My travel collection Lost Angel Walkabout is an armchair traveler’s delight. While living in Hawaii, I found nurturing, a spiritual awakening and the heroine for my historical novel, Wai-nani: A Voice from Old Hawaii set in pre-contact Hawai’i. In 2015 I published The Cowgirl Jumped Over the Moon an action-adventure, new-adult novel set in California where I reside today.  Today, I enjoy guest ranches and horse treks with outfitters. In addition, I am the adventure travel expert for the National Association of Baby Boomer Women. Please stop by my site where you will find travel articles, photo essays and more about my books.  www.LindaBallouAuthor.com

Presently, I am focused on getting to as many beautiful places I can before they are gone! That is why I created this web page www.LostAngelAdventures.com dedicated to travel.

Thursday, October 17, 2019

Romancing the Soul

                 How about spending some time romancing your soul?

Humans do not “save beauty”; rather beauty saves us. Gretel Ehrlich



The soul craves beauty. It wants to be in the world and to breathe in crisp air, to smell the sweet tang of orange blossoms and to know the happy faces of poppies in the spring.The sight of patches of yellow canyon daisies blanketing the meadows brighten the psyche, lifting the gauze of depression that can set in with too much of doing what must be done.


The soul is refreshed when the body is in motion with blood pumping to muscles awakened in a brisk walk.

 The soul wants to see, to feel, to absorb, to touch, and to be alive. The soul seeks balance and harmony. It wants equilibrium and finds it in nature, in art, and in music. To keep the rust off your soul and your spirits soaring, seek out beauty in each of your precious days.

That is is what my new book Lost Angel in Paradise is all about! 
In it I share the beautiful days along the Califoria Coast that have helped me achieve balance and harmony in my life.
                                                     LostAngelAdventures.com
Adventure-travel writer, Linda Ballou, has a host of travel articles on her site, along with information about her travel memoir, Lost Angel Walkabout-One Traveler’s Tales, her historical novel Wai-nani, A Voice from Old Hawai’i and her latest action-adventure novel The Cowgirl Jumped over the Moon at-www.LindaBallouAuthor.com.


  Subscribe to my blog www.LindaBallouTalkingtoyou.com and receive updates on her books, and travel destinations.




Wednesday, October 9, 2019

Rancho Del Oso – Where Redwoods Meet the Sea

Waddell Beach is a wild stretch of surf eighteen miles north of Santa Cruz on Highway One. I was driving to San Francisco from L. A. when the rust colored meadow with its muted mauve and lavender grasses lacing the winding sea-bound creek called to me. Flashes of ducks, geese, and other shorebirds stirred my birding instincts. I yearned to know the valley that stretches from the beach into the redwood basin better, so when I visited friends in nearby Felton during the holidays, I asked them to share this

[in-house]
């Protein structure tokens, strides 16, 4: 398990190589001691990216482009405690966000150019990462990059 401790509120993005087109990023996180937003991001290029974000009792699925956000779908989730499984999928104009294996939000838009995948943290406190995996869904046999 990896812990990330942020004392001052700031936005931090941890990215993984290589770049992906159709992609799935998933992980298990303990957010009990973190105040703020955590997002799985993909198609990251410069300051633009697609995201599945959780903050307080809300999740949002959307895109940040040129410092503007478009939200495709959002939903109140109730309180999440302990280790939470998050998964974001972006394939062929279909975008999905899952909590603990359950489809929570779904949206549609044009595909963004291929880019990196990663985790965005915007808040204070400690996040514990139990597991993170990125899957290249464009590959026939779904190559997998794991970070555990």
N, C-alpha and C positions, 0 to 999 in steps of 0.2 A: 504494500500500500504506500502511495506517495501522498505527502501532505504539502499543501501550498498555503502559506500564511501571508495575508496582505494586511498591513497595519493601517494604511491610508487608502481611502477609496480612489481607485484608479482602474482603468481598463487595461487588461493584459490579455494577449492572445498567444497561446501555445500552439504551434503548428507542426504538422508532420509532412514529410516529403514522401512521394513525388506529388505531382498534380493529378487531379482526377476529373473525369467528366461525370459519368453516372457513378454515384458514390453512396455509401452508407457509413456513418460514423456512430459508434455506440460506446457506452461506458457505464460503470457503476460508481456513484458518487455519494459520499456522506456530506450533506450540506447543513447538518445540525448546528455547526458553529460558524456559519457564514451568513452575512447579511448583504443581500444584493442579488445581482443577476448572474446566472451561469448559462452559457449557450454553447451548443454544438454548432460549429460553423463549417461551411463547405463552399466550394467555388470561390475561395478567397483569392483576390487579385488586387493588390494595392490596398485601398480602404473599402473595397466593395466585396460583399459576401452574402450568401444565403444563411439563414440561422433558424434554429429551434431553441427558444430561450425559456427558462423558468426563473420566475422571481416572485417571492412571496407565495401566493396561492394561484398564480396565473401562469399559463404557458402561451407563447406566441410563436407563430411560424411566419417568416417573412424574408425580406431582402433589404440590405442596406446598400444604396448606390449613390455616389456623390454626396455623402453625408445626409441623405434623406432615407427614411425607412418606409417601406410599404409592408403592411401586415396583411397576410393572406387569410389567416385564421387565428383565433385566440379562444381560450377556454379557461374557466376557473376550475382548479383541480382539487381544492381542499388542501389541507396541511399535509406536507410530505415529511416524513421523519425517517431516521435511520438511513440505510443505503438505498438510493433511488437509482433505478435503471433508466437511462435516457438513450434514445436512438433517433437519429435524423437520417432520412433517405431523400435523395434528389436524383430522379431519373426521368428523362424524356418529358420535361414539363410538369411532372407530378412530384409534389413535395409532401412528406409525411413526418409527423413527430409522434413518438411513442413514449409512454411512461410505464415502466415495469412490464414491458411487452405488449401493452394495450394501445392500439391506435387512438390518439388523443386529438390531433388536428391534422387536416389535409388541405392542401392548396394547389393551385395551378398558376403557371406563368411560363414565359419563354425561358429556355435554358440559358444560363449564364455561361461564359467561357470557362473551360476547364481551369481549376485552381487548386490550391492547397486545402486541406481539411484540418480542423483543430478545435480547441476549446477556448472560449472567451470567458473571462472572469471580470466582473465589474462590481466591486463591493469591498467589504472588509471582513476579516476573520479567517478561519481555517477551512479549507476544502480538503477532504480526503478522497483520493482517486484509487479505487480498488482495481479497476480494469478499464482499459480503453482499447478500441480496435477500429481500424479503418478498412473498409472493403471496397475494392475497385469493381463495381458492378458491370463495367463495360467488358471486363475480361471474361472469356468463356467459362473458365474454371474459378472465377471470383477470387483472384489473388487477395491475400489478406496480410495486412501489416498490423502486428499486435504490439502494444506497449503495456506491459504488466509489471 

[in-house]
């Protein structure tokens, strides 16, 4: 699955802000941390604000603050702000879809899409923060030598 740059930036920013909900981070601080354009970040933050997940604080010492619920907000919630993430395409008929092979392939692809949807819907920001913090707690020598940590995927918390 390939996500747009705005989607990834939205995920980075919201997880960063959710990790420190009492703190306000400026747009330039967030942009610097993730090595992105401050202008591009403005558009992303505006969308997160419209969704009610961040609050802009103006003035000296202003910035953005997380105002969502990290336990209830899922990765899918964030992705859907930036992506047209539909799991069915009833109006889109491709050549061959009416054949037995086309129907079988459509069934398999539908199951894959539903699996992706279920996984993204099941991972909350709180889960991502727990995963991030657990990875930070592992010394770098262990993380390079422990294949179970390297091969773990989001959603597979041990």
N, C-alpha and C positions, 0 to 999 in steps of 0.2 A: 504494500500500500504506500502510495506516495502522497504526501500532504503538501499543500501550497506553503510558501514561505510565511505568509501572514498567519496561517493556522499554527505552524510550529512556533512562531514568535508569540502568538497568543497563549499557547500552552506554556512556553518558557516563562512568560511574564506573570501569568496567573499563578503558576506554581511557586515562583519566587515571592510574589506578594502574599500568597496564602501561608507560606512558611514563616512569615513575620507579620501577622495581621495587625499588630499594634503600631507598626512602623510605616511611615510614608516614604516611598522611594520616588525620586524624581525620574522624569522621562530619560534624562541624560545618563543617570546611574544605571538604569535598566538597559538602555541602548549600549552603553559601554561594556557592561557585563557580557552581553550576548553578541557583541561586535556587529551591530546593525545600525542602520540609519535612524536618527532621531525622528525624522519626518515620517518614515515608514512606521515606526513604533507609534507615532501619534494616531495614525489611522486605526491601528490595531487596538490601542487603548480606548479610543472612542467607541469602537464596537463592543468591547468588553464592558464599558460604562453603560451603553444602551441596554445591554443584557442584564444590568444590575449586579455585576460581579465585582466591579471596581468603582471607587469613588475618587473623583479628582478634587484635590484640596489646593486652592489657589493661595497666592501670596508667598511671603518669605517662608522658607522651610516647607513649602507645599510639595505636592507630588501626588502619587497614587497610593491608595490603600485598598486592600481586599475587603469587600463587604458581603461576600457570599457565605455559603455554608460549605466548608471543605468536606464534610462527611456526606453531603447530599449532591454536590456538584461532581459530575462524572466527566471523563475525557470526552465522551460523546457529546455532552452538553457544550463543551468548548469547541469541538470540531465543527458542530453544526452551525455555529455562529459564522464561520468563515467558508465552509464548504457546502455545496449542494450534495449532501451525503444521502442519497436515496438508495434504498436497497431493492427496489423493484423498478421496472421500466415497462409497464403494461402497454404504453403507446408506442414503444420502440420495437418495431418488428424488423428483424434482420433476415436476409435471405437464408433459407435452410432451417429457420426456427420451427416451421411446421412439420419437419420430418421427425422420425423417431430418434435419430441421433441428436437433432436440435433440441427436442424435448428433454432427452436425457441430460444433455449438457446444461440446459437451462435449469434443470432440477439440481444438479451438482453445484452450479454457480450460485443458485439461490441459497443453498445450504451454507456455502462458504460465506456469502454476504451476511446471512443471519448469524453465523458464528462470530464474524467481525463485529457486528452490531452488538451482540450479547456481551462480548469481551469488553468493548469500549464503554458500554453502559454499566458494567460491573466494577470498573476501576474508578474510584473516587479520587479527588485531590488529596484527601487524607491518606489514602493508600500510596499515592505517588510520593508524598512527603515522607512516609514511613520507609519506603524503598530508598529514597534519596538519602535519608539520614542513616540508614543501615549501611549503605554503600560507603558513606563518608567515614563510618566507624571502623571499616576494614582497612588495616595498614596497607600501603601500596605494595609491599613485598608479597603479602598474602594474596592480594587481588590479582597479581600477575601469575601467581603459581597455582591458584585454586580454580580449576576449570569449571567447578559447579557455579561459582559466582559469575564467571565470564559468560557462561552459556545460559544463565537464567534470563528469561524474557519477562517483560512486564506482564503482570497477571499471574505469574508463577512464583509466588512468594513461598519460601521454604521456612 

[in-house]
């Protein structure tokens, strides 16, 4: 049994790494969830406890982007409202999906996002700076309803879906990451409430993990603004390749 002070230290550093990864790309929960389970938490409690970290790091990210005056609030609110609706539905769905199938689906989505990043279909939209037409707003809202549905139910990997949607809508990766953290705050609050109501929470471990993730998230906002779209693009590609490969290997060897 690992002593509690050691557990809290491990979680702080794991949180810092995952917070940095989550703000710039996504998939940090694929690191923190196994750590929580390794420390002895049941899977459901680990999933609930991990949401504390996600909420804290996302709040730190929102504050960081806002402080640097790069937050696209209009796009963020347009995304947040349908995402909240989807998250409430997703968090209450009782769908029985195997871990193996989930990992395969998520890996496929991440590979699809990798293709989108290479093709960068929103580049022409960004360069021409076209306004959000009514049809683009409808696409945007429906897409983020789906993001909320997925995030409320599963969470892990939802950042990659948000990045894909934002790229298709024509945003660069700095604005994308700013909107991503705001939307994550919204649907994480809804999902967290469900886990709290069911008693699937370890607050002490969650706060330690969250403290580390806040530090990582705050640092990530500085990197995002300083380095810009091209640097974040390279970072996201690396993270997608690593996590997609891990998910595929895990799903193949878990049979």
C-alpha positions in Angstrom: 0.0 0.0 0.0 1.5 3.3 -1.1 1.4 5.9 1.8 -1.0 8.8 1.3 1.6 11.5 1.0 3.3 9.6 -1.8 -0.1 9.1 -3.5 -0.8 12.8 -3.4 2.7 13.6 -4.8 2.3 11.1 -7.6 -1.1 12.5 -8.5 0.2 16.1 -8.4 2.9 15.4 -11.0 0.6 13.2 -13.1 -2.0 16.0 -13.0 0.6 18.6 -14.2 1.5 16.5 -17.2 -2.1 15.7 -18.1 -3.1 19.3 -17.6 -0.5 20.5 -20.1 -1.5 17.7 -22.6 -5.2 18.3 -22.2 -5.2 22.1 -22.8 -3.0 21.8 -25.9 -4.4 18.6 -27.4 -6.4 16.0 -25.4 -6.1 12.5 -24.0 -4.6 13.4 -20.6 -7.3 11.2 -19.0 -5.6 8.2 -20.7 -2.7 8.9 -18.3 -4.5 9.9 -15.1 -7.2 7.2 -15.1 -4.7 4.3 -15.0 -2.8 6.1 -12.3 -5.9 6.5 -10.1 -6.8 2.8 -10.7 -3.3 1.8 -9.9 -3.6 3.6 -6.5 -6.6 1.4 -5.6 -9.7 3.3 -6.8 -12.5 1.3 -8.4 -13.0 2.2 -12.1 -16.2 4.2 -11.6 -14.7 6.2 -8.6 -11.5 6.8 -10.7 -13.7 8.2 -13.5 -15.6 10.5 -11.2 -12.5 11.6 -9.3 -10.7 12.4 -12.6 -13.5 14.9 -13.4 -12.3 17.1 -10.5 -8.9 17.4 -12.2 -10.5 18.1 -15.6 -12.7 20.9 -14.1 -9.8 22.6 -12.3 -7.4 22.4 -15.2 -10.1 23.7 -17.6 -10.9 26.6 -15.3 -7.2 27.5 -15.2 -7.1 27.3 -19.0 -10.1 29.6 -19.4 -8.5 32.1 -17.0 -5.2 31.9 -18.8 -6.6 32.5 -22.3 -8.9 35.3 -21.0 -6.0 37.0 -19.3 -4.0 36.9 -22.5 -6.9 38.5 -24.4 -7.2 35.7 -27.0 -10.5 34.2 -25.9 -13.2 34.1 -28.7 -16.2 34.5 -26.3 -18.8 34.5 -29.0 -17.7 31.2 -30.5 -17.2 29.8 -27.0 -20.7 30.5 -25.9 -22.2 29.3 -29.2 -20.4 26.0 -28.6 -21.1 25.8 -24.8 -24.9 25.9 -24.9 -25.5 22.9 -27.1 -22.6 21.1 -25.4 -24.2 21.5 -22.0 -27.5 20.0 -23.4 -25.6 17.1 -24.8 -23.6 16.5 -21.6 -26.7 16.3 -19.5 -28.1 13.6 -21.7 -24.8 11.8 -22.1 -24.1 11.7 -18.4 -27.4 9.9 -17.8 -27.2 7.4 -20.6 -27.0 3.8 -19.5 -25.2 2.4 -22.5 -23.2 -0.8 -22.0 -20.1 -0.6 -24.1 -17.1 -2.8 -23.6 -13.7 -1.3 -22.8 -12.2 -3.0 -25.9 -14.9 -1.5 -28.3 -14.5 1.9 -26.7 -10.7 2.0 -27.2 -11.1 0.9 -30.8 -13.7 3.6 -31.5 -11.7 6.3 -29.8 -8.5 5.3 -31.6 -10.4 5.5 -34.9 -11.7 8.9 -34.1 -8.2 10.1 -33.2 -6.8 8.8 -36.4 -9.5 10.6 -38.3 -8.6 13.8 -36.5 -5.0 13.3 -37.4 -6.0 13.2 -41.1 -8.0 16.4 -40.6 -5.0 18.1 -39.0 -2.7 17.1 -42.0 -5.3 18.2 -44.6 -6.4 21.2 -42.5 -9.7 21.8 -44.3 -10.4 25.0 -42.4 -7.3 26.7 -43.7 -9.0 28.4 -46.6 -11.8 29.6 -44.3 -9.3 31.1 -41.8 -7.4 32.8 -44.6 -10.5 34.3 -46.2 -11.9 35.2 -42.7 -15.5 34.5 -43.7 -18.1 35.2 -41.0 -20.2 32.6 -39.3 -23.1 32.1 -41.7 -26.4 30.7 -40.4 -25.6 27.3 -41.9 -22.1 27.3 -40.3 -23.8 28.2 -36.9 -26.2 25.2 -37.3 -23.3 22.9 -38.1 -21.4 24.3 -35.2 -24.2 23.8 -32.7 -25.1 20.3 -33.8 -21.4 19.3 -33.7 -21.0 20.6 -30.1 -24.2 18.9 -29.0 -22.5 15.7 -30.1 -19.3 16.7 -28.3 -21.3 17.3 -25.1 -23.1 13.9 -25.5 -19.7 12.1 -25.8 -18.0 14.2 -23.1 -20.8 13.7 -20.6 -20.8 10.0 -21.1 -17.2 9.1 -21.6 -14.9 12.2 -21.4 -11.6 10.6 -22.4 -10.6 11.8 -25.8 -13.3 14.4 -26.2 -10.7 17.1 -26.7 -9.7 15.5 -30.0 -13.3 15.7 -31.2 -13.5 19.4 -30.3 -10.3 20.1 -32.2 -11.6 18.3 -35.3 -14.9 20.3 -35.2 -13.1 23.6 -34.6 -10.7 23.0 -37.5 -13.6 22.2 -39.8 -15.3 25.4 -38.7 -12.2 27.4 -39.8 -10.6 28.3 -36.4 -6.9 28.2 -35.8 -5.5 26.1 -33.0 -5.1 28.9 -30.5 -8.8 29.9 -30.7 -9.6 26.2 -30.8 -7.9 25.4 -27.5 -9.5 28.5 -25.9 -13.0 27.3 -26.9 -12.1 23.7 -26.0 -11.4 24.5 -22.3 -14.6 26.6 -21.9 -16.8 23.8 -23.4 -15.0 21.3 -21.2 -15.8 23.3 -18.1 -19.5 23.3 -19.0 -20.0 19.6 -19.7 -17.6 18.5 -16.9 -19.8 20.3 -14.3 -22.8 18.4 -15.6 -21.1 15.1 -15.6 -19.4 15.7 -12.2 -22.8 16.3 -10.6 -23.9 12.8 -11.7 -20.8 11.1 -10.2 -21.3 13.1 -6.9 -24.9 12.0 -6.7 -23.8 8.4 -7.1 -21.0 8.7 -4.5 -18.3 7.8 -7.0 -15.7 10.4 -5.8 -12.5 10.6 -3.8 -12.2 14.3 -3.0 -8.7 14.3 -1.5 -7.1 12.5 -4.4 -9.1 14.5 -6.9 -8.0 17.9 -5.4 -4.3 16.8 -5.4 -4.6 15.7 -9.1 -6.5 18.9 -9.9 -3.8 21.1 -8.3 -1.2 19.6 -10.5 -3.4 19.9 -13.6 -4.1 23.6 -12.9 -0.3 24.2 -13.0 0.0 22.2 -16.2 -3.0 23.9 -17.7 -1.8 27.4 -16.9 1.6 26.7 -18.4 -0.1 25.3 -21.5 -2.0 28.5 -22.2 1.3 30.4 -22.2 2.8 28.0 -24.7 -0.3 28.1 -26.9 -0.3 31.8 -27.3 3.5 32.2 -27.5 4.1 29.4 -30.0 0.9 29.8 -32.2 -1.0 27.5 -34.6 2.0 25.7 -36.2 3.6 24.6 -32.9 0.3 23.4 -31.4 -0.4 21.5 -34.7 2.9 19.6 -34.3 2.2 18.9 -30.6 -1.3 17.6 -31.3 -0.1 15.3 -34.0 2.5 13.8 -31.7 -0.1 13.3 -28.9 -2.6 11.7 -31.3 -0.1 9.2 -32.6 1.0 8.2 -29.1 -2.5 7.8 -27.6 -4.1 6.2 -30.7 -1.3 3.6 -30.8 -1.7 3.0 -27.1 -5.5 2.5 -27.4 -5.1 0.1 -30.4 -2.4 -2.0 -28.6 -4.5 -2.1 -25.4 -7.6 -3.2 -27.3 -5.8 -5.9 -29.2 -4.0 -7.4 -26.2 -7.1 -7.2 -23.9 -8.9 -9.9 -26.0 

treasure.
Rancho Del Oso Nature Preserve turned out to be a local favorite. An easy, wide trail winds through beach, marsh, stream, and a riparian corridor. Self-guided trail maps can be easily obtained at the nature center about a half-mile into the park. Guided walks are provided on the weekends by docents. A horse camp is available for equestrians who bring their own mounts. Along with the equestrian trails in the park are trails for hikers and bikers. Monterey pines, mixed woodland, redwoods, coastal scrub, and mountain chaparral create a collage of color and shapes fringing the broad meadow of the Theodore Hoover National Preserve bordering Waddell Beach Park.
Most hikers are content to take the lower trail from the beach up to Berry Creek Falls, felt by many to be the most beautiful falls in all of the Santa Cruz Parks. Across from the falls is a platform with benches affording fine views and a good place to picnic. The clever hiker can have a friend drop them off at the Park Headquarters at the top of Big Basin and hike about five hours down to Waddell Beach. An afternoon bus from Waddell Beach returns to Santa Cruz. Be sure to check times and schedules before making that commitment. The ambitious hiker may take the Skyline-to-the-Sea Trail thirteen miles to the top of the basin and enjoy extravagant vistas. Big Basin is California’s oldest state park, established in 1902 to save the ancient redwood forests. The park has grown to more than 18,000 acres with more than 80 miles of trails passing among streams, waterfalls, and old-growth redwoods.